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  1. Posts
    44

    Why no multithreading with Unity objects?

    Anybody know why Unity made their classes so as to prevent any sort of threading/multicore code? This would open up so many possibilities yet Unity keeps it locked into one thread. Yes, I know you can do some calculations in other threads, but let's be real here. Why restrict it?


    Anyone who's tried has probably received:

    "Internal <MethodNameHere> can only be called from the main thread."

    EDIT: Not asking for true multithreaded-safeness here, just ease up on all the restrictions for people that know how to correctly multithread.
    Last edited by Sequence; 08-06-2013 at 07:44 PM.

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    Internally Unity does a lot of multi threading and scheduling, but game level code can not be multi threaded for a variety of reasons. The primary one being that when the engine is ready for gameworld updates it is in a known and valid state. If for example you attempted to change a particle system during a threaded particle system update what would you expect to happen?

    That being said threading is supported in game code so long as the calls you make are not into unity API. What you can do is use a producer / consumer based architecture to generate calls you would like to make and then in a game update execute them. This means you can utilise more CPU, and issue calls into unity at the 'correct' time.
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    Hey Tim, my guess is that Sequence is aware of that. But why dont we have access to Methods that are not changing any unity object?
    For Example: I have an Level of Detail system currently for sale on the Asset Store wich is Multi Threaded. To optimise my calculation Thread I would like to do Frustrum culling but I didnt have access to
    Code:  
    1. static Plane[] CalculateFrustumPlanes(Matrix4x4 worldToProjectionMatrix);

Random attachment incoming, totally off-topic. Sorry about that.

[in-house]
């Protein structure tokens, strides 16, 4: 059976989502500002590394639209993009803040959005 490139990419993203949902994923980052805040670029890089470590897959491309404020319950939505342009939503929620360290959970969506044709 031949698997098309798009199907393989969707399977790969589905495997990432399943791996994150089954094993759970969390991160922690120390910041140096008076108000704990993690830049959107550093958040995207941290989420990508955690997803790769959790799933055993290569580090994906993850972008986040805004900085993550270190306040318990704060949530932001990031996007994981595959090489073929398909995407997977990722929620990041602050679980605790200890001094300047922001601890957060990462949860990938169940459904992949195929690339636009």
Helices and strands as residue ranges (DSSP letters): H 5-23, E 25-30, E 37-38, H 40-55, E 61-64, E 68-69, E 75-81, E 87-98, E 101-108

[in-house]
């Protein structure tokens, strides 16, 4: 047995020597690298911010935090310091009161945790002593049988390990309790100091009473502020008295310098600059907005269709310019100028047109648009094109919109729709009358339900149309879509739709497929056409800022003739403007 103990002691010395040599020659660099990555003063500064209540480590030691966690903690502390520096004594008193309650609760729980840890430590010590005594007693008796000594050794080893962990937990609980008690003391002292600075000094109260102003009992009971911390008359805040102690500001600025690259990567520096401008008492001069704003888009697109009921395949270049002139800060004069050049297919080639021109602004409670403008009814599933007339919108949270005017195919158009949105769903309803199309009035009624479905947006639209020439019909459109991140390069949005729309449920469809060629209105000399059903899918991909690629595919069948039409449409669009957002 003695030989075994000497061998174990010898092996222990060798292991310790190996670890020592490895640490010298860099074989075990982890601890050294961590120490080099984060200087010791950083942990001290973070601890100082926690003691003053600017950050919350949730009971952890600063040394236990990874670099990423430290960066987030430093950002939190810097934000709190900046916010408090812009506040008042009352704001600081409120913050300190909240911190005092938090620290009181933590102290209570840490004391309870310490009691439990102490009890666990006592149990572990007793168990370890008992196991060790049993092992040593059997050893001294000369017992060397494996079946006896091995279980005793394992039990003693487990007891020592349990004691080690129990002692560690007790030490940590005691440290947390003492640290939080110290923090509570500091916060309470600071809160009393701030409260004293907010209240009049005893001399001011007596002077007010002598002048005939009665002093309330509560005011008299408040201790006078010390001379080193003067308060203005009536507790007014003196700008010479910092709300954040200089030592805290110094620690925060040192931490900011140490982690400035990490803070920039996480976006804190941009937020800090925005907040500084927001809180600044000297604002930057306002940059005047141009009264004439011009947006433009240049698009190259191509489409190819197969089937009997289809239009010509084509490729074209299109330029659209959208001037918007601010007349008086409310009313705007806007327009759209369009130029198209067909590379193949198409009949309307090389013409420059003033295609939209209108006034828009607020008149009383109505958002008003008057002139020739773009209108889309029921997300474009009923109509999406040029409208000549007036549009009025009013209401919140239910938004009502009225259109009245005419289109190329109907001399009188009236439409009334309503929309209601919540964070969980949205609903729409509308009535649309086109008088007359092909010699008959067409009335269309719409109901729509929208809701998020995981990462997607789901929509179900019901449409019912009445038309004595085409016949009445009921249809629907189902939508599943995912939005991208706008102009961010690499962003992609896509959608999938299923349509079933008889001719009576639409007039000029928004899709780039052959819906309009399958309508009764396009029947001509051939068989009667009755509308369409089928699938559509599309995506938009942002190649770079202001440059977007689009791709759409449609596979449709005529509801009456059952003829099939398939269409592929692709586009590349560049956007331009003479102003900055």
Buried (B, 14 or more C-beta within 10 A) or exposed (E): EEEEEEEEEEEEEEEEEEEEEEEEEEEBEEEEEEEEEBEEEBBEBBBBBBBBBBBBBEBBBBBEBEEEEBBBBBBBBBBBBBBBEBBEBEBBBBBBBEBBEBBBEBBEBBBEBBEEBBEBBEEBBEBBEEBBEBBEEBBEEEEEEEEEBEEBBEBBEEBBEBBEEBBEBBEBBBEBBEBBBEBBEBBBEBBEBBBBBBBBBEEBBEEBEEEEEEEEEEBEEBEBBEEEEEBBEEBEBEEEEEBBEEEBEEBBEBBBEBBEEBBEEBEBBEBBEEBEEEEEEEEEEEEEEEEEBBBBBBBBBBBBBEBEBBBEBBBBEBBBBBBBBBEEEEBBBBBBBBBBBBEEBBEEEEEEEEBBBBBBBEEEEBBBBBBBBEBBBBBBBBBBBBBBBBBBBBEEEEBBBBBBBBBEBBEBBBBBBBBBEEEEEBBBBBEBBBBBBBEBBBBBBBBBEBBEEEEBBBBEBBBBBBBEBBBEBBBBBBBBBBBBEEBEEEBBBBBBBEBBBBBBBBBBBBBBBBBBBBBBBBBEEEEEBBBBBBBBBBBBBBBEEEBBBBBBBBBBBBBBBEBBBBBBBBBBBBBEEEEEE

and
    Code:  
    1. static bool TestPlanesAABB(Plane[] planes, Bounds bounds);

    these methods dont interuppt any Unity Object (at least not from our point of view), so why dont we have access to these?


  4. Posts
    44
    Quote Originally Posted by Tim C View Post
    Internally Unity does a lot of multi threading and scheduling, but game level code can not be multi threaded for a variety of reasons. The primary one being that when the engine is ready for gameworld updates it is in a known and valid state. If for example you attempted to change a particle system during a threaded particle system update what would you expect to happen?

    That being said threading is supported in game code so long as the calls you make are not into unity API. What you can do is use a producer / consumer based architecture to generate calls you would like to make and then in a game update execute them. This means you can utilise more CPU, and issue calls into unity at the 'correct' time.
    Oh, I see. I'm realizing more and more how everything won't work multithreaded. Even creating a gameObject in another thread seems fine until you realize that it needs to get added to the global gameObject list. (Which is on the main thread). I see it's a lot harder than you'd expect.



    Quote Originally Posted by element_wsc View Post
    Hey Tim, my guess is that Sequence is aware of that. But why dont we have access to Methods that are not changing any unity object?
    For Example: I have an Level of Detail system currently for sale on the Asset Store wich is Multi Threaded. To optimise my calculation Thread I would like to do Frustrum culling but I didnt have access to
    Code:  
    1. static Plane[] CalculateFrustumPlanes(Matrix4x4 worldToProjectionMatrix);
    and
    Code:  
    1. static bool TestPlanesAABB(Plane[] planes, Bounds bounds);

    these methods dont interuppt any Unity Object (at least not from our point of view), so why dont we have access to these?
    This makes sense (to me at least) and should probably be opened up. I don't know if static functions are thread safe or not I guess.

    But man, if Unity was multi-thread capable, that would be the ultimate.